Sunday, December 4, 2022

Ready to Sculpt

This year, my birthday gift from my mom (via the check she sent) was an online class on sculpting. (The polymer clay class here:

I've never done any sculpting, and I'm not particularly good at any visual art, but what the heck, I've got #5 self-confidence, so sure, this is totally something I can do. (To be fair, the description does say the course is suitable for beginners, so I didn't just do my usual thing of skipping all the boring pre-requisites in order to fail spectacularly.)

This is how far I've gotten:

Guido was helping with the photo shoot. And by helping, I mean he refused to get out of the way. I fully expect the same level of help when I open the packages.

The instructor suggests watching all the videos first before starting, and for once, I'm following directions. This has been the progression so far:

  1. Him: I'm not great at drawing, so I find a picture of the animal I'm going to do and start by tracing the shape at the finished size using tracing paper.
    Me: Holy cow, I can probably do this!

  2. Him: Then I draw lines for the armature.
    Me: Still on board!

  3. Him: Then I twist the wire into shape.
    Me: I think I can do that.

  4. Him: Then I add a layer of epoxy clay to stiffen the armature.
    Me: Okay.

  5. Him: Then I start building it up using Sculpey.
    Me: ... How did it suddenly start looking like a real animal? (I'm betting this is where mine completely goes off the rails.)

  6. Him: And now I start adding details.
    Me: Holy cow. This is fun to watch. Mine will never end up like that, but this is really cool!
Anyhow, assuming the first four steps aren't harder than they look (which... they might be), I should get to step five before I create a horrific monster instead of the cute sculpture I'd intended.

I still have a couple more videos to watch before I begin, but this will be fun. And memorable, though possibly not in a good way.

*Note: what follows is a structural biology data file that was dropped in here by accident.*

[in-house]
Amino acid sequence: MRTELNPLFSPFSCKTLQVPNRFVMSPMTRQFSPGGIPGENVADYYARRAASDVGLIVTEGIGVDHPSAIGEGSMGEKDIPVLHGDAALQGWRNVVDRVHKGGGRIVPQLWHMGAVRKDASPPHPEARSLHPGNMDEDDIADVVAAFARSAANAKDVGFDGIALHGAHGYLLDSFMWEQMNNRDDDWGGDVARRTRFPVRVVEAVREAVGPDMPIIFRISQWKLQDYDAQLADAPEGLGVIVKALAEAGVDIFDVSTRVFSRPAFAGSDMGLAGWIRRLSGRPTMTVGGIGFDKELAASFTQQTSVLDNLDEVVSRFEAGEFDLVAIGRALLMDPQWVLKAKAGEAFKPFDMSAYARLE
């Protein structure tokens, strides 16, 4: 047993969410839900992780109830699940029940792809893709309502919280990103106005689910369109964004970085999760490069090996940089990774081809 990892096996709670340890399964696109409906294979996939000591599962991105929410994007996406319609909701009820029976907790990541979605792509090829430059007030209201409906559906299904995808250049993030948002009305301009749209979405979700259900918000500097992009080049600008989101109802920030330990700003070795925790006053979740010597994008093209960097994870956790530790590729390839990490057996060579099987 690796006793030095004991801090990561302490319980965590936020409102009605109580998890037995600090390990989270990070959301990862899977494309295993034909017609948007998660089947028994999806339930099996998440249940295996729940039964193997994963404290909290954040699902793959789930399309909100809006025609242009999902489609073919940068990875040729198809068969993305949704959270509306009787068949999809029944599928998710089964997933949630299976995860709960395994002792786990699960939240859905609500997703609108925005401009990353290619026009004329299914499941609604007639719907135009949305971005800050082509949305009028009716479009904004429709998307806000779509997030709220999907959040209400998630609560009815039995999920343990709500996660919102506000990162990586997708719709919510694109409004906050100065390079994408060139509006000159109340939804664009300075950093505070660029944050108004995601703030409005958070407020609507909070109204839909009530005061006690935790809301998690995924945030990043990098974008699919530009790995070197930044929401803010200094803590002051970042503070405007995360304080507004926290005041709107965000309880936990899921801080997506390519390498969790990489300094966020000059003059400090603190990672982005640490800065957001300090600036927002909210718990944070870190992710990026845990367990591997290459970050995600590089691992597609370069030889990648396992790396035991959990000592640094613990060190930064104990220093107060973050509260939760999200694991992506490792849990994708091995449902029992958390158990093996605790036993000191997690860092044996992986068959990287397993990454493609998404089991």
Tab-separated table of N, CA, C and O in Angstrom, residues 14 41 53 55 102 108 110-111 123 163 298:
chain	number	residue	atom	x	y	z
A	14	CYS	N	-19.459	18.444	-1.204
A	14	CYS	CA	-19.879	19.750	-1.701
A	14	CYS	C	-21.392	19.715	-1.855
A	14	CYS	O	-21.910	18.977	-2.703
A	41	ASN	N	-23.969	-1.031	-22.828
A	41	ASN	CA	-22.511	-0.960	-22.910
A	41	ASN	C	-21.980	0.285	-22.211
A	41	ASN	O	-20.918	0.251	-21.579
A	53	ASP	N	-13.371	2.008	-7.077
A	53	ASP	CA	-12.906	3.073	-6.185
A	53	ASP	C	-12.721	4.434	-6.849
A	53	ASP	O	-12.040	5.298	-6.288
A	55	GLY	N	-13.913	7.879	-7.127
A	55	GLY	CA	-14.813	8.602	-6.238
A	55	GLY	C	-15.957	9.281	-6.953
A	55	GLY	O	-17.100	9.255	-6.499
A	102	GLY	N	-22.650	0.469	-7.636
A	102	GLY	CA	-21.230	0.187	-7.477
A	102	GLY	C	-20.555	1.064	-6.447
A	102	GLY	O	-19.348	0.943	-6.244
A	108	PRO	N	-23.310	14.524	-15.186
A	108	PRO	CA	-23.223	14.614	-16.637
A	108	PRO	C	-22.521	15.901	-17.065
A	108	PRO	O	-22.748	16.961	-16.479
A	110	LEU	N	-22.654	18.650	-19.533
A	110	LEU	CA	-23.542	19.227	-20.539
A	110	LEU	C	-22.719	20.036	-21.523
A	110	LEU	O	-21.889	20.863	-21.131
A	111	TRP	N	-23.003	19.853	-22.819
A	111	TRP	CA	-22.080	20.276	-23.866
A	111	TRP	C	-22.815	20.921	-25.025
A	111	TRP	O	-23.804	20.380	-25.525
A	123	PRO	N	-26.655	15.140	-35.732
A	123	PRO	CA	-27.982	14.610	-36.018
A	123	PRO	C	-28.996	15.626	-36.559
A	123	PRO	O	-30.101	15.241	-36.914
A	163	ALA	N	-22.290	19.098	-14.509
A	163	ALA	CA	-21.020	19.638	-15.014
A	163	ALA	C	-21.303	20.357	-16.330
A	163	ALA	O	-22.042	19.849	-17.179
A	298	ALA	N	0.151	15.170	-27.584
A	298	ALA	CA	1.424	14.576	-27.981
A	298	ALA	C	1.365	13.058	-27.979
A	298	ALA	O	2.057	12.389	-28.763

Obligatory Picture

I do like all the leaves and berries falling from trees right now, even if they do make it harder to walk the dog.

Saturday, December 3, 2022


Perhaps you've heard of a lemontini, aka the lemon drop, which is a vodka cocktail that has a lemon flavor. I'm not a big drinker so I've never had one, but it sounds pretty good.

That's not what we're talking about today. No, today's topic is the Lemontina. (Name courtesy of my friend Hilary, who doesn't have two kittens with ringworm living in her bathroom probably until the end of time.)

A pathetic orange kitten
Please don't dunk me!

Her official name at the shelter is Tina. She was one of two unrelated kittens who came in with ringworm at about the same time. Keeping kittens separate is always sad — they end up poorly socialized and don't grasp the concept that biting others can hurt — so the shelter bundled them together to be fostered together.

Problem 1: Ringworm

Yeah. I knew that one going in. She had bald patches, though her other fur hid them pretty well.

Problem 2: Her right eye

I'd had her a couple days when I had the whole "one of these things is not like the other" thought. One eye was the normal kitten blue/green. The other eye was darker. Cats can have differently colored eyes, but I could also see a little wispiness on the cornea. And changes in the color of the iris can be a sign of uveitis, a form of inflammation that can often be caused by more systemic illness.

I was pretty sure this hadn't just happened because she wasn't squinting or showing any pain, and she could see just fine. In my defense, the kitten has ringworm, so I wasn't handling her as much. I felt better when I sent my "uh, is there something wrong with her eye?" email, and got back the response that nobody had noticed it in the shelter, but her eyes were different on her intake photo.

I was told the shelter's vet thinks it's a congenital abnormality.

Problem 3: Her weight

Margo was a week or two older than Tina, and a bit bigger, but they were close enough that it shouldn't have been a problem. Except then this happened:

This shows their daily weight in grams over the first week, Tina on the left, Margo on the right. Margo gained 210 grams. Tina gained 52 grams.

There was nothing obviously wrong with Tina — she ate and she had normal poop, but she just... didn't gain much weight. By the end of the second week, Margo was twice Tina's size.

Problem 4: Her leg